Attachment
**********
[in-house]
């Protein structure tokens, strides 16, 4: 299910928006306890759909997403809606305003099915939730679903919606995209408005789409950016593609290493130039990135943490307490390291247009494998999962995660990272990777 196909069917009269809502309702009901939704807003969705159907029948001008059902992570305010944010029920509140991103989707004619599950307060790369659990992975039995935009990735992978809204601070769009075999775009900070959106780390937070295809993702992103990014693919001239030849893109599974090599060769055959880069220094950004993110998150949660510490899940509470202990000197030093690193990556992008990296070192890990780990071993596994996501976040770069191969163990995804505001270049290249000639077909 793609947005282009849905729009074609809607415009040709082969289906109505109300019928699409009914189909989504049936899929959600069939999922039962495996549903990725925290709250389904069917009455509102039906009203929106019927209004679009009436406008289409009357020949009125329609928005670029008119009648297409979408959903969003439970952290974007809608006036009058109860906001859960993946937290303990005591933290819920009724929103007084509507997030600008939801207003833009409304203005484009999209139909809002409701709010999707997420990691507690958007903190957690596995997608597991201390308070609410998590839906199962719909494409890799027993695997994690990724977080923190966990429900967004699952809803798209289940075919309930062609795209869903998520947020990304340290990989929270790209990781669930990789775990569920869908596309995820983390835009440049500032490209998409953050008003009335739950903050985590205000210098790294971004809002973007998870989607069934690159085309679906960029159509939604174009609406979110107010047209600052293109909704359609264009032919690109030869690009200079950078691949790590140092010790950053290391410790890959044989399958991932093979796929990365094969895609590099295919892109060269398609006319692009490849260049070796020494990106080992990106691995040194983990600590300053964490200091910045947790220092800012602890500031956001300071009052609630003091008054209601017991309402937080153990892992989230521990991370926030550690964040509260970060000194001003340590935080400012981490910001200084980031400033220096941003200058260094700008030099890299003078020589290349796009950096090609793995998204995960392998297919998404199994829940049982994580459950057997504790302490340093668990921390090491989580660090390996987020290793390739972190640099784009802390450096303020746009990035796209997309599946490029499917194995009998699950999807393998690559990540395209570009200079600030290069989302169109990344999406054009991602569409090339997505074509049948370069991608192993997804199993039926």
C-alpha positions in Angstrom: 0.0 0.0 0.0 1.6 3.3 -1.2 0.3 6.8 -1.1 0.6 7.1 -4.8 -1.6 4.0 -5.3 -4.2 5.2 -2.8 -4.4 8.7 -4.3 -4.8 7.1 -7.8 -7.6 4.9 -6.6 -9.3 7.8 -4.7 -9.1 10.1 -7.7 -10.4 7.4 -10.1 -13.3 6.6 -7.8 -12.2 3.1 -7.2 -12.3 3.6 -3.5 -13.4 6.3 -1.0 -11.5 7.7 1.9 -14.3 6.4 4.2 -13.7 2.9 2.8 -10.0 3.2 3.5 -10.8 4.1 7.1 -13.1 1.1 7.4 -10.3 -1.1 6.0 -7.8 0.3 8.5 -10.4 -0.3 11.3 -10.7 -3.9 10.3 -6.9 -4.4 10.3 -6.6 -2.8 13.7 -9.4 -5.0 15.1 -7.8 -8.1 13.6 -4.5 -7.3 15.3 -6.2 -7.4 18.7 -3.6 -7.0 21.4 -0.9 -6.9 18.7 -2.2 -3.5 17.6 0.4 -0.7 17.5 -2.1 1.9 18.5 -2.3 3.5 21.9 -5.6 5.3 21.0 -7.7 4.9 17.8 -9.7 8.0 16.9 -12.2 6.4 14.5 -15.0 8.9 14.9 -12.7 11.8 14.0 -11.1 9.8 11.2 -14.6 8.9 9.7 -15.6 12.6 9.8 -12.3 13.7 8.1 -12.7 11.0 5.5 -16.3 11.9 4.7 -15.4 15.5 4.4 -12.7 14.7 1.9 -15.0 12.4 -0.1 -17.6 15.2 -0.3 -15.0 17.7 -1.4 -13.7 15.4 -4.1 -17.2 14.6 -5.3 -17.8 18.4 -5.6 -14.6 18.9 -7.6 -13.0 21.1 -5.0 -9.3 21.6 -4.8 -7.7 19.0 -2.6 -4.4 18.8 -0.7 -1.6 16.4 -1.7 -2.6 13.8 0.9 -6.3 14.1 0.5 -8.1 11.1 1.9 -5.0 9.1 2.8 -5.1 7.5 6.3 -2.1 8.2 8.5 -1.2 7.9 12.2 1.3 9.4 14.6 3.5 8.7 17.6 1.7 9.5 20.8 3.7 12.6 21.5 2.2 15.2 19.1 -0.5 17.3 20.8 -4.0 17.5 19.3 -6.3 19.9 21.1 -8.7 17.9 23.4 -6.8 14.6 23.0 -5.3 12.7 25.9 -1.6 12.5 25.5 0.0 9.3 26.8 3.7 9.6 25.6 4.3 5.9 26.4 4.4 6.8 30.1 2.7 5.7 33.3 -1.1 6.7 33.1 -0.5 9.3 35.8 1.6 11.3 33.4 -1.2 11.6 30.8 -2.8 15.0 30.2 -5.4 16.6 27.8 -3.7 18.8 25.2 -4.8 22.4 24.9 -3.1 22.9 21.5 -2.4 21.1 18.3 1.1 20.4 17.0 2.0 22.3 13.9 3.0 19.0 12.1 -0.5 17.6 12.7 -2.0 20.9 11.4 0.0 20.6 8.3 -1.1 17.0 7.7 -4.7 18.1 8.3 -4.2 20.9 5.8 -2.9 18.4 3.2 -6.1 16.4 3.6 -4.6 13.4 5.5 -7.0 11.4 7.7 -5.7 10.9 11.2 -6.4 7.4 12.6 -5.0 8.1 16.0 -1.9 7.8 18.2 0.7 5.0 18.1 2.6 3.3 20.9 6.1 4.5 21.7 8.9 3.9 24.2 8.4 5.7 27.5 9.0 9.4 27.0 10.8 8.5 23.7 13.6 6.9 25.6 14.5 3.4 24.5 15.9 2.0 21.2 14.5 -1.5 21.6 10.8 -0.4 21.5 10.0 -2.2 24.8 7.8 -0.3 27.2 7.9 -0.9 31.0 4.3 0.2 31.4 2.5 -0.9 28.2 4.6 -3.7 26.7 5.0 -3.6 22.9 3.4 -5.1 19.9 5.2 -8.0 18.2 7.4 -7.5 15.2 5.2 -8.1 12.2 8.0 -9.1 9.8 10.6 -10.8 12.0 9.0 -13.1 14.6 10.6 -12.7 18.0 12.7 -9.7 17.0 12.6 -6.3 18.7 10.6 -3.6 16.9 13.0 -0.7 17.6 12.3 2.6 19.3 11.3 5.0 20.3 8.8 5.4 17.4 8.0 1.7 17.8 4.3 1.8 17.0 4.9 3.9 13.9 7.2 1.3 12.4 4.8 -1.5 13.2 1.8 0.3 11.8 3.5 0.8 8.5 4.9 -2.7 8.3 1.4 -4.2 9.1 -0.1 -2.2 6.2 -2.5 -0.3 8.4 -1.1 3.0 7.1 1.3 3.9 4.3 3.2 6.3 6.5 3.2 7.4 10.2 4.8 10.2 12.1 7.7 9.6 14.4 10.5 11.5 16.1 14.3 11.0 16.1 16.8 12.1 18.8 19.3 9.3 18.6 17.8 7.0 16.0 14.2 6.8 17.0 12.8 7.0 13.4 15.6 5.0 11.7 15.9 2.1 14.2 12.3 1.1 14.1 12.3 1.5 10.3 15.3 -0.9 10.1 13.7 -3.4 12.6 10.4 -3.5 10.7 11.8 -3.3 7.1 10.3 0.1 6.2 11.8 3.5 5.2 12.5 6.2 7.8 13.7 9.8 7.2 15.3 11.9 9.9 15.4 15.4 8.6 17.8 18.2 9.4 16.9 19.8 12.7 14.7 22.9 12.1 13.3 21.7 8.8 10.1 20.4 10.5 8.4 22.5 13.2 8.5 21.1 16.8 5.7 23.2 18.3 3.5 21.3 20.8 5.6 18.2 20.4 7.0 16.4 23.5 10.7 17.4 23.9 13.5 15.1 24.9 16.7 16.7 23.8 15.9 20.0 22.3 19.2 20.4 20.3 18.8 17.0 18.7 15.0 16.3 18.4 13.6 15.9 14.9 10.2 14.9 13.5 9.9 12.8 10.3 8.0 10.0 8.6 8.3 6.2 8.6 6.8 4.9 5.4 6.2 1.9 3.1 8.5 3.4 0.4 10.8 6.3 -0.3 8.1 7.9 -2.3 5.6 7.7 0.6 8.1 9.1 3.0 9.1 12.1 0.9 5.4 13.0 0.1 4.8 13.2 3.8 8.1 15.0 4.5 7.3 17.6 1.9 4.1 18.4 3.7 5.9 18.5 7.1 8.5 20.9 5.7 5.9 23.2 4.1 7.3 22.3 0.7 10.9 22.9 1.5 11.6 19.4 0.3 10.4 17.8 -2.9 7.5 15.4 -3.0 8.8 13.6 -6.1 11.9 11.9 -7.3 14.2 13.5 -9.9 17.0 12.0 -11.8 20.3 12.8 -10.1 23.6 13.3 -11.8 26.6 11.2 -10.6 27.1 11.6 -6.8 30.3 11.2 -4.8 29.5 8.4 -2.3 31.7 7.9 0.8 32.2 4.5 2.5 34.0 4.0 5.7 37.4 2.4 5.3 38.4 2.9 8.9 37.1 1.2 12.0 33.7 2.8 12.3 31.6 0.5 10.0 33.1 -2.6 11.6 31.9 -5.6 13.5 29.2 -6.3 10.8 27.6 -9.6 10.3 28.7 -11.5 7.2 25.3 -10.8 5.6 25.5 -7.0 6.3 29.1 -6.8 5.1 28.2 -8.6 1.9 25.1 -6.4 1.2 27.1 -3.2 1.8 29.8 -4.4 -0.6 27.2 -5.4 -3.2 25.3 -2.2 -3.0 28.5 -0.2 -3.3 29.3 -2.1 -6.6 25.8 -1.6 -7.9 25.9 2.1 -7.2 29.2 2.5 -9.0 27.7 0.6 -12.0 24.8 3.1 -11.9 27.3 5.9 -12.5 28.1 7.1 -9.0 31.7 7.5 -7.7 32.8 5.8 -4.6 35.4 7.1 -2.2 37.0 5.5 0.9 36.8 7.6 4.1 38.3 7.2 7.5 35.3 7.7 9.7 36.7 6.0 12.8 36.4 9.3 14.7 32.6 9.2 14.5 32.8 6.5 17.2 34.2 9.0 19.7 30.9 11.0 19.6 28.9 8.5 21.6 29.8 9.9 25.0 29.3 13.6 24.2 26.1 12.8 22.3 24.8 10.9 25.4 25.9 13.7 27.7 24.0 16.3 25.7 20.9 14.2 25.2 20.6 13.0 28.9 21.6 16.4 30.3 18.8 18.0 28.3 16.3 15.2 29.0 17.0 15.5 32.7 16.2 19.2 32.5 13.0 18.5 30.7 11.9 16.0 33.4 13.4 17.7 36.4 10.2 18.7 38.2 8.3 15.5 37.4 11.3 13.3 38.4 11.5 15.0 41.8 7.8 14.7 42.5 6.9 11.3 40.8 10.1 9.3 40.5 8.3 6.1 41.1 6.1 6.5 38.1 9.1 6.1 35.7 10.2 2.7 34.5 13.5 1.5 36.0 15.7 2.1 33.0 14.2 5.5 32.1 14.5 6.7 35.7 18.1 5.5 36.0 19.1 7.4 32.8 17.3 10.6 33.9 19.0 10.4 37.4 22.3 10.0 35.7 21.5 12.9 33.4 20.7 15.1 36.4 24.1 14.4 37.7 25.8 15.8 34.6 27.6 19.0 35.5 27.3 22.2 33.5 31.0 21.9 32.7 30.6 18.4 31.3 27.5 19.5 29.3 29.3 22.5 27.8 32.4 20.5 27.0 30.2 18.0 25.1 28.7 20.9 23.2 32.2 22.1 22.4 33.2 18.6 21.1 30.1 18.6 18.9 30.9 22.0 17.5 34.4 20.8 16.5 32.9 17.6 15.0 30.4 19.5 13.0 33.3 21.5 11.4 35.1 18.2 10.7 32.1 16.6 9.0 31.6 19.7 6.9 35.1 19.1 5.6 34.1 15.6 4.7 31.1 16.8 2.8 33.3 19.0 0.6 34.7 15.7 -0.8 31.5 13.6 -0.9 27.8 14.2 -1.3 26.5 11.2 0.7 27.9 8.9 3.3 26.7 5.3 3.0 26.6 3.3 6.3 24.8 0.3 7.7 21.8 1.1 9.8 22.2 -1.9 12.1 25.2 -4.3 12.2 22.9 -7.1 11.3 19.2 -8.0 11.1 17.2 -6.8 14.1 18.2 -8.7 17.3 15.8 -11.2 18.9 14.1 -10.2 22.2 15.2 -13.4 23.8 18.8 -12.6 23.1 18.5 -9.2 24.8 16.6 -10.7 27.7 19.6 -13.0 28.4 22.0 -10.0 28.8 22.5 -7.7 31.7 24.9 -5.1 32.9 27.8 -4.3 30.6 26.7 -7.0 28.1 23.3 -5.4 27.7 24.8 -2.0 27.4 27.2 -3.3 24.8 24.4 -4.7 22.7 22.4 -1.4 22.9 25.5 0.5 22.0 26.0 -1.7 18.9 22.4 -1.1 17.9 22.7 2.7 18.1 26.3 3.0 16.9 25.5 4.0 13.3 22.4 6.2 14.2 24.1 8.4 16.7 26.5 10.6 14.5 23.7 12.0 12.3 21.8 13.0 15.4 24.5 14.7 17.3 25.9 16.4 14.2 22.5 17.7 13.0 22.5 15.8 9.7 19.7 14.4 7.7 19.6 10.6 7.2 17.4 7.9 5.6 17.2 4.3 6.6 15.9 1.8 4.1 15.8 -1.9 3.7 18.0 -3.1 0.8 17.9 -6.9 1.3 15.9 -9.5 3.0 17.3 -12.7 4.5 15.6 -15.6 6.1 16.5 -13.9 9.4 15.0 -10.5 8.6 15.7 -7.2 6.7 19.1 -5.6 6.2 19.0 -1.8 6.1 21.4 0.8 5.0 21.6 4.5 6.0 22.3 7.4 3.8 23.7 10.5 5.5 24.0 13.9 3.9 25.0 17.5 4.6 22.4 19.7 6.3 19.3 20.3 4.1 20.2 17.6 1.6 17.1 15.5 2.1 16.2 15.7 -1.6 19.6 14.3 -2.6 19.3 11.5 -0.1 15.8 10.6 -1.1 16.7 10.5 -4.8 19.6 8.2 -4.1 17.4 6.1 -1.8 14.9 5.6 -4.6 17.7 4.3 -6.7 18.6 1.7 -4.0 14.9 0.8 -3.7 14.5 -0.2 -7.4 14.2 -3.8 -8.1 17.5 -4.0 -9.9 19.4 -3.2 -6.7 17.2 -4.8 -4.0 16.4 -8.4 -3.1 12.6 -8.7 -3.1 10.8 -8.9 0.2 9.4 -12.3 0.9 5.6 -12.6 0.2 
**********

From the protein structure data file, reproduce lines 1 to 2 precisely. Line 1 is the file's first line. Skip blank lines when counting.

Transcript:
[in-house]
């Protein structure tokens, strides 16, 4: 299910928006306890759909997403809606305003099915939730679903919606995209408005789409950016593609290493130039990135943490307490390291247009494998999962995660990272990777 196909069917009269809502309702009901939704807003969705159907029948001008059902992570305010944010029920509140991103989707004619599950307060790369659990992975039995935009990735992978809204601070769009075999775009900070959106780390937070295809993702992103990014693919001239030849893109599974090599060769055959880069220094950004993110998150949660510490899940509470202990000197030093690193990556992008990296070192890990780990071993596994996501976040770069191969163990995804505001270049290249000639077909 793609947005282009849905729009074609809607415009040709082969289906109505109300019928699409009914189909989504049936899929959600069939999922039962495996549903990725925290709250389904069917009455509102039906009203929106019927209004679009009436406008289409009357020949009125329609928005670029008119009648297409979408959903969003439970952290974007809608006036009058109860906001859960993946937290303990005591933290819920009724929103007084509507997030600008939801207003833009409304203005484009999209139909809002409701709010999707997420990691507690958007903190957690596995997608597991201390308070609410998590839906199962719909494409890799027993695997994690990724977080923190966990429900967004699952809803798209289940075919309930062609795209869903998520947020990304340290990989929270790209990781669930990789775990569920869908596309995820983390835009440049500032490209998409953050008003009335739950903050985590205000210098790294971004809002973007998870989607069934690159085309679906960029159509939604174009609406979110107010047209600052293109909704359609264009032919690109030869690009200079950078691949790590140092010790950053290391410790890959044989399958991932093979796929990365094969895609590099295919892109060269398609006319692009490849260049070796020494990106080992990106691995040194983990600590300053964490200091910045947790220092800012602890500031956001300071009052609630003091008054209601017991309402937080153990892992989230521990991370926030550690964040509260970060000194001003340590935080400012981490910001200084980031400033220096941003200058260094700008030099890299003078020589290349796009950096090609793995998204995960392998297919998404199994829940049982994580459950057997504790302490340093668990921390090491989580660090390996987020290793390739972190640099784009802390450096303020746009990035796209997309599946490029499917194995009998699950999807393998690559990540395209570009200079600030290069989302169109990344999406054009991602569409090339997505074509049948370069991608192993997804199993039926």